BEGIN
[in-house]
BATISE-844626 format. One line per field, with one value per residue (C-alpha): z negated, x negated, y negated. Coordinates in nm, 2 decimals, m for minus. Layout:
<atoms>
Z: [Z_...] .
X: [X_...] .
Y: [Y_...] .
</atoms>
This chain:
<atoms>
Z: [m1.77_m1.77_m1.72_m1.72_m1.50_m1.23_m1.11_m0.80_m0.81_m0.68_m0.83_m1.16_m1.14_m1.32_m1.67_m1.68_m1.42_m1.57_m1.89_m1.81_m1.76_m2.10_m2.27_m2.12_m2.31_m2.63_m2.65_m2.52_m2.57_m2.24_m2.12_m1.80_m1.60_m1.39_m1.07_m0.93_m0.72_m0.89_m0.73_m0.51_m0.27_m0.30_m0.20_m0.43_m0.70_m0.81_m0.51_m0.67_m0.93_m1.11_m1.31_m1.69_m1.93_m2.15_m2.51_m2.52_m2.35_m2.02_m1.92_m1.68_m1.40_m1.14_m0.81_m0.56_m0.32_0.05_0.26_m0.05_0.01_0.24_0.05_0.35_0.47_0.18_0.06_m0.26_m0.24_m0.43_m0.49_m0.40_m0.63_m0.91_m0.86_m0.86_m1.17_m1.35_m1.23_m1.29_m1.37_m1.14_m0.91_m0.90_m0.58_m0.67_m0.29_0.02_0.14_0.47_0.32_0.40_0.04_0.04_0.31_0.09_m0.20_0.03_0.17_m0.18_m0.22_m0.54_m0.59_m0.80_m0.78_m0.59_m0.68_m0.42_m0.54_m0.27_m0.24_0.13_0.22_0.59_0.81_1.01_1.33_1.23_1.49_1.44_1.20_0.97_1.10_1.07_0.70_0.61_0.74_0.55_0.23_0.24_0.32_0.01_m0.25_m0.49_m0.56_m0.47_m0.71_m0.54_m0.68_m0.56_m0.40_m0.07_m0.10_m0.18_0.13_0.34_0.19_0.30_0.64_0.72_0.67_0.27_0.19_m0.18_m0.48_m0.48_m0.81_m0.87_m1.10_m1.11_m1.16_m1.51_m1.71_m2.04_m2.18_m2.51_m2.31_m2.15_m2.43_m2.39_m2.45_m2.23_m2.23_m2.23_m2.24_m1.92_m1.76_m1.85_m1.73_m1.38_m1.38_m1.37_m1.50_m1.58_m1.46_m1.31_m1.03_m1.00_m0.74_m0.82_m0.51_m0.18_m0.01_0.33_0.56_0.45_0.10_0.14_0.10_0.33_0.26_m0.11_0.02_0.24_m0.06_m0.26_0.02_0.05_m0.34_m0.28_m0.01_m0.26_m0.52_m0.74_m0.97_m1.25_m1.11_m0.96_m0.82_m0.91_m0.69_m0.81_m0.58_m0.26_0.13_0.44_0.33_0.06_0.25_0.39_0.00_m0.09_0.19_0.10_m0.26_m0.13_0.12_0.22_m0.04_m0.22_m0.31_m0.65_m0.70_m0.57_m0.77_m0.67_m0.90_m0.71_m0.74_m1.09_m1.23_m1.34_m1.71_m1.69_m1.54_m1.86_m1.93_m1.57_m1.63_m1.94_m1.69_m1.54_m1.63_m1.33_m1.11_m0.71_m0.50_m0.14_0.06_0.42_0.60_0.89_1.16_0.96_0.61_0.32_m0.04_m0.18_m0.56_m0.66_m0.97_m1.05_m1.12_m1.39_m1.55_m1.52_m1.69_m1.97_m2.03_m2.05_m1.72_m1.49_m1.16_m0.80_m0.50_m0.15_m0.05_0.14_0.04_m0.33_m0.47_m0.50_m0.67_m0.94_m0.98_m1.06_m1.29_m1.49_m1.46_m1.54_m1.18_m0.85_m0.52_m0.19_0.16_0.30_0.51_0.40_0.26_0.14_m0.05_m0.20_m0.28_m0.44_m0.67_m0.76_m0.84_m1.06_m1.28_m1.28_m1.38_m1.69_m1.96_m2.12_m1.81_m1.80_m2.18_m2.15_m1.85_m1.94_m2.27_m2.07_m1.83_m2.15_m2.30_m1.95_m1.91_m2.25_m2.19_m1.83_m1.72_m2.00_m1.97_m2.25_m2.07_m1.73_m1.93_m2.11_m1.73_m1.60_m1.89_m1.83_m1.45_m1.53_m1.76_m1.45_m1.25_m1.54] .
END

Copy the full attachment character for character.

[in-house]
BATISE-844626 format. One line per field, with one value per residue (C-alpha): z negated, x negated, y negated. Coordinates in nm, 2 decimals, m for minus. Layout:
<atoms>
Z: [Z_...] .
X: [X_...] .
Y: [Y_...] .
</atoms>
This chain:
<atoms>
Z: [m1.77_m1.77_m1.72_m1.72_m1.50_m1.23_m1.11_m0.80_m0.81_m0.68_m0.83_m1.16_m1.14_m1.32_m1.67_m1.68_m1.42_m1.57_m1.89_m1.81_m1.76_m2.10_m2.27_m2.12_m2.31_m2.63_m2.65_m2.52_m2.57_m2.24_m2.12_m1.80_m1.60_m1.39_m1.07_m0.93_m0.72_m0.89_m0.73_m0.51_m0.27_m0.30_m0.20_m0.43_m0.70_m0.81_m0.51_m0.67_m0.93_m1.11_m1.31_m1.69_m1.93_m2.15_m2.51_m2.52_m2.35_m2.02_m1.92_m1.68_m1.40_m1.14_m0.81_m0.56_m0.32_0.05_0.26_m0.05_0.01_0.24_0.05_0.35_0.47_0.18_0.06_m0.26_m0.24_m0.43_m0.49_m0.40_m0.63_m0.91_m0.86_m0.86_m1.17_m1.35_m1.23_m1.29_m1.37_m1.14_m0.91_m0.90_m0.58_m0.67_m0.29_0.02_0.14_0.47_0.32_0.40_0.04_0.04_0.31_0.09_m0.20_0.03_0.17_m0.18_m0.22_m0.54_m0.59_m0.80_m0.78_m0.59_m0.68_m0.42_m0.54_m0.27_m0.24_0.13_0.22_0.59_0.81_1.01_1.33_1.23_1.49_1.44_1.20_0.97_1.10_1.07_0.70_0.61_0.74_0.55_0.23_0.24_0.32_0.01_m0.25_m0.49_m0.56_m0.47_m0.71_m0.54_m0.68_m0.56_m0.40_m0.07_m0.10_m0.18_0.13_0.34_0.19_0.30_0.64_0.72_0.67_0.27_0.19_m0.18_m0.48_m0.48_m0.81_m0.87_m1.10_m1.11_m1.16_m1.51_m1.71_m2.04_m2.18_m2.51_m2.31_m2.15_m2.43_m2.39_m2.45_m2.23_m2.23_m2.23_m2.24_m1.92_m1.76_m1.85_m1.73_m1.38_m1.38_m1.37_m1.50_m1.58_m1.46_m1.31_m1.03_m1.00_m0.74_m0.82_m0.51_m0.18_m0.01_0.33_0.56_0.45_0.10_0.14_0.10_0.33_0.26_m0.11_0.02_0.24_m0.06_m0.26_0.02_0.05_m0.34_m0.28_m0.01_m0.26_m0.52_m0.74_m0.97_m1.25_m1.11_m0.96_m0.82_m0.91_m0.69_m0.81_m0.58_m0.26_0.13_0.44_0.33_0.06_0.25_0.39_0.00_m0.09_0.19_0.10_m0.26_m0.13_0.12_0.22_m0.04_m0.22_m0.31_m0.65_m0.70_m0.57_m0.77_m0.67_m0.90_m0.71_m0.74_m1.09_m1.23_m1.34_m1.71_m1.69_m1.54_m1.86_m1.93_m1.57_m1.63_m1.94_m1.69_m1.54_m1.63_m1.33_m1.11_m0.71_m0.50_m0.14_0.06_0.42_0.60_0.89_1.16_0.96_0.61_0.32_m0.04_m0.18_m0.56_m0.66_m0.97_m1.05_m1.12_m1.39_m1.55_m1.52_m1.69_m1.97_m2.03_m2.05_m1.72_m1.49_m1.16_m0.80_m0.50_m0.15_m0.05_0.14_0.04_m0.33_m0.47_m0.50_m0.67_m0.94_m0.98_m1.06_m1.29_m1.49_m1.46_m1.54_m1.18_m0.85_m0.52_m0.19_0.16_0.30_0.51_0.40_0.26_0.14_m0.05_m0.20_m0.28_m0.44_m0.67_m0.76_m0.84_m1.06_m1.28_m1.28_m1.38_m1.69_m1.96_m2.12_m1.81_m1.80_m2.18_m2.15_m1.85_m1.94_m2.27_m2.07_m1.83_m2.15_m2.30_m1.95_m1.91_m2.25_m2.19_m1.83_m1.72_m2.00_m1.97_m2.25_m2.07_m1.73_m1.93_m2.11_m1.73_m1.60_m1.89_m1.83_m1.45_m1.53_m1.76_m1.45_m1.25_m1.54] .